This post contains references to products from one or more of our advertisers. We may receive compensation when you click on links to those products. For an explanation of our Advertising Policy, visit this page.
Security can be one of the worst parts at the airport for everyone. Standing in long lines, being subjected to random searches with the TSA, getting stuck behind travelers who seem like they’ve never been in an airport before — it can be an exhausting task, especially if your name is flagged with an SSSS tag for enhanced security every time you fly — like TPG had last year. But, imagine if you were flagged as a security risk since birth.
That’s what happened to Canadian-born 6-year-old, Adam Ahmed. It all started when his parents, Sulemaan Ahmed and Khadija Cajee, were held by Mexican border agents on a family trip to the country. They had to hand over their passports for 30 minutes without any explanation. Cajee told VICE News they thought the extra search was because of their names. But, it happened again when the family was traveling within the country to Halifax and an Air Canada agent told them that their infant son had the label “deemed high profile” on his file, meaning he could be on a Canadian or US no-fly list.
— CBC News (@CBCNews) January 4, 2016
Before the agent told the family of their son’s tag, nobody had provided any information about the enhanced screening processes they experienced whenever traveling with Adam. The tag meant that in order to board a flight, he could have to undergo questioning and special screening — as a 6-year-old. Thankfully, he’s never been denied from getting on a flight, but the family has to plan in advance and get to the airport with plenty of time for Adam’s identity to be cleared and to confirm he’s not a security risk.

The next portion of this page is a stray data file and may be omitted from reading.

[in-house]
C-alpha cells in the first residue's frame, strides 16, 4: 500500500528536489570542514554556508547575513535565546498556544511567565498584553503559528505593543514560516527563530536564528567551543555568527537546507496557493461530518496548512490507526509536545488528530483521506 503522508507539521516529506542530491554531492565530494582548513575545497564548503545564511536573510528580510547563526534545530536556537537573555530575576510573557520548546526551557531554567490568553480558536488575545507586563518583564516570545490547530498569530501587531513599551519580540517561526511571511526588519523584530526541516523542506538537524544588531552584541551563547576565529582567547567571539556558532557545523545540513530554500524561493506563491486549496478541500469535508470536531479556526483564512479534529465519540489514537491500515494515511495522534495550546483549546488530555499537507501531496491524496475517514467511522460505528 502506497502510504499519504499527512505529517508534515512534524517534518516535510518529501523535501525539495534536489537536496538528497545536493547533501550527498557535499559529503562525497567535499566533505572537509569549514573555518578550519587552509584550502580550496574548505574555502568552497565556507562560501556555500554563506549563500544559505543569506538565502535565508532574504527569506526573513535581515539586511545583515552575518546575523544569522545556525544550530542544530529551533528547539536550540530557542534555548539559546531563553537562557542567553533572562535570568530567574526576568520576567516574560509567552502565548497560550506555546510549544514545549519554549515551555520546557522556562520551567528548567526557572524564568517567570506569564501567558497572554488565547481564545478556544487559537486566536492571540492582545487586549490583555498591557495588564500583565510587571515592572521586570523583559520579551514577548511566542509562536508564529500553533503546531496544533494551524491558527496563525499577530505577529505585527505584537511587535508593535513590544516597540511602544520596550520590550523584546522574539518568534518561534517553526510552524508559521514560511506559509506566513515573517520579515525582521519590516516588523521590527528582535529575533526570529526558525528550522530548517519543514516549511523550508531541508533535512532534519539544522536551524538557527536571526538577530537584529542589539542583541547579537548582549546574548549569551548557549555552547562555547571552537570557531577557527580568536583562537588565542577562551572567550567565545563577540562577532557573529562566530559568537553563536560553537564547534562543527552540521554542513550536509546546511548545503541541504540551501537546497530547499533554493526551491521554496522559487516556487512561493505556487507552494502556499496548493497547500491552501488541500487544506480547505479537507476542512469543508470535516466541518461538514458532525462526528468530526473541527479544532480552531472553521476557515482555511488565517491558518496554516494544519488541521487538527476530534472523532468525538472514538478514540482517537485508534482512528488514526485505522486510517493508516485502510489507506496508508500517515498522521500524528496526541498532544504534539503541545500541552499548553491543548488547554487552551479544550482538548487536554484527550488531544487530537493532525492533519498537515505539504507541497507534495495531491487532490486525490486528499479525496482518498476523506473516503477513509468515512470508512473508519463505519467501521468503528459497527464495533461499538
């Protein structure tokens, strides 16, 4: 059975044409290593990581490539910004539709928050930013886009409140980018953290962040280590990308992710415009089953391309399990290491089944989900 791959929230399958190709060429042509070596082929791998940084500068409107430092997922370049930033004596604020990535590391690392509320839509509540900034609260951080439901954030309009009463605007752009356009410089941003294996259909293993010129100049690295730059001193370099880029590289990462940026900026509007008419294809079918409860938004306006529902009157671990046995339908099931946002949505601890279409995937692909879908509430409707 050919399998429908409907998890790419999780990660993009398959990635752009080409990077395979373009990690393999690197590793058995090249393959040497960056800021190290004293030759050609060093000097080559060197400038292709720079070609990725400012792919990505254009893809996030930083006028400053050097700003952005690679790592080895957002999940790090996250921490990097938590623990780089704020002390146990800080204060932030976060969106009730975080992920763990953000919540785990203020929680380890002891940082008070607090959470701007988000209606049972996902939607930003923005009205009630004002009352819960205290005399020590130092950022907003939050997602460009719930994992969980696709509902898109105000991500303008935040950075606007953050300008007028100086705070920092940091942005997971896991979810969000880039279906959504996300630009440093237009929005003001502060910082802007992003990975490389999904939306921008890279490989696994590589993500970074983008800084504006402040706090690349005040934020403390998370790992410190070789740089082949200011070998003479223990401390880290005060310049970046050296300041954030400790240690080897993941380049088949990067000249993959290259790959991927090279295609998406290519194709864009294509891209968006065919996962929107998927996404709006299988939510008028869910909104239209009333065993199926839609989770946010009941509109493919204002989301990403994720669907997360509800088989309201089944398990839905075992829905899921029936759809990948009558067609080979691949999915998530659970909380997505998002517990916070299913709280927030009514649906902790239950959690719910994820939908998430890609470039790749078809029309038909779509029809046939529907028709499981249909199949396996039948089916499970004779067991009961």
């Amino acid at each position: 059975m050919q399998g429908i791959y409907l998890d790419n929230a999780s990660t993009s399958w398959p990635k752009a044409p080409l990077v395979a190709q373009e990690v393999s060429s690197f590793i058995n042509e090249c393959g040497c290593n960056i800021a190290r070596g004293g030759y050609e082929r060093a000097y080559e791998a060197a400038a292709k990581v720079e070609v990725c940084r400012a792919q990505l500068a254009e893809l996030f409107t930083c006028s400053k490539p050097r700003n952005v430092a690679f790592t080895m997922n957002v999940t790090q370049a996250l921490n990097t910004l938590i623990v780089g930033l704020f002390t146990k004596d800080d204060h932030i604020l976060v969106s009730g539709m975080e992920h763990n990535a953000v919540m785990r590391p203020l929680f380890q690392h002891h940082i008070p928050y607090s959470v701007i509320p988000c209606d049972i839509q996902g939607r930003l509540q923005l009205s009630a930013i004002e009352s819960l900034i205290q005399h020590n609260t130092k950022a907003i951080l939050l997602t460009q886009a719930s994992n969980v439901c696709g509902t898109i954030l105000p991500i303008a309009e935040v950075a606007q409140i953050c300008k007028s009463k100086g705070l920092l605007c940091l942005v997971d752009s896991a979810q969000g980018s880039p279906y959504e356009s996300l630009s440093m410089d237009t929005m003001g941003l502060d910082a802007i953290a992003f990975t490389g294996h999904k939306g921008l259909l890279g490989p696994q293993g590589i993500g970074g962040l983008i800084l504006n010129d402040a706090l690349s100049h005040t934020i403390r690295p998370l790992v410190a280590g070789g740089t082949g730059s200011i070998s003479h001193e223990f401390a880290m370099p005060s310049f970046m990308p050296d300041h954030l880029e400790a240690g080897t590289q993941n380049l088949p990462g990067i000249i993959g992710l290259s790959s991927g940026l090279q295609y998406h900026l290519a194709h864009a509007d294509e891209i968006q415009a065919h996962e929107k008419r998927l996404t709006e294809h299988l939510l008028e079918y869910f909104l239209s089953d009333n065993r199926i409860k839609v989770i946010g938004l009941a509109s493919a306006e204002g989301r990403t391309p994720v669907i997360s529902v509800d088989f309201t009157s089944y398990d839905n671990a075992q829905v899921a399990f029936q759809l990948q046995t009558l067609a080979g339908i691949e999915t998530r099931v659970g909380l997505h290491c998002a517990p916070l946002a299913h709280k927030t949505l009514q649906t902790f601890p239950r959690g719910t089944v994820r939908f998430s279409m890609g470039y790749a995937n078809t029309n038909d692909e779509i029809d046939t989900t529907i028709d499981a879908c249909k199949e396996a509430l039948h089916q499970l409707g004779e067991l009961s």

After another attempt at flying — with his dad to Boston for the NHL winter classic hockey game — Adam’s dad snapped a picture of the computer screen that confirmed his son’s status as “deemed high profile” and tweeted it out.
— Sulemaan Ahmed (@sulemaan) December 31, 2015
After the tweet started to spread (and it now has more than 400 retweets), Canadian Public Safety Minister Ralph Goodale answered in a statement to CBC News, “The reports of Mr. Ahmed and his son, Adam’s, experience during their recent travel to Boston is certainly cause for concern and I will be reviewing the specifics of their case with officials in the coming days.” This is a good sign, but why was he flagged as a security risk in the first place?
The exact reason is unclear and the federal ministers of transport and public safety didn’t even confirm that Adam was on any watch list. However, the family says every agent they’ve encountered has been really sympathetic to their situation, but they’re concerned about what the flag will mean for their son as he gets older and the checks become more intrusive. Air Canada did not comment on the case, but a spokesperson with Canada’s department of public safety told VICE News that “Delays may occur for passengers who have the same name as a person listed under the PPP [Passenger Protect Program], or another security-related list such as the US no-fly list.” Airline officials have offered suggestions to the family to help make traveling easier, including applying for an Aeroplan card and changing Adam’s name — both of which would be temporary solutions to the problem.
Since making their story public, the family has received phone calls and messages from families saying their children have been “deemed high profile” by the government. Cajee said all of them are Muslim or have Arabic-sounding names. And now other families are starting to come forward, furthering the idea that the Canadian no-fly list is overly broad in who it marks as a suspicious person. Hopefully when Goodale reviews the case, his plans of better balancing collective security with rights and freedoms will take effect so everyday people — especially children — aren’t subjected to this kind of security flag.
Chase Sapphire Preferred® Card
|Intro APR||Regular APR||Annual Fee||Foreign Transaction Fee||Credit Rating|
|N/A||16.24%-23.24% Variable||Introductory Annual Fee of $0 the first year, then $95||0%||Excellent Credit|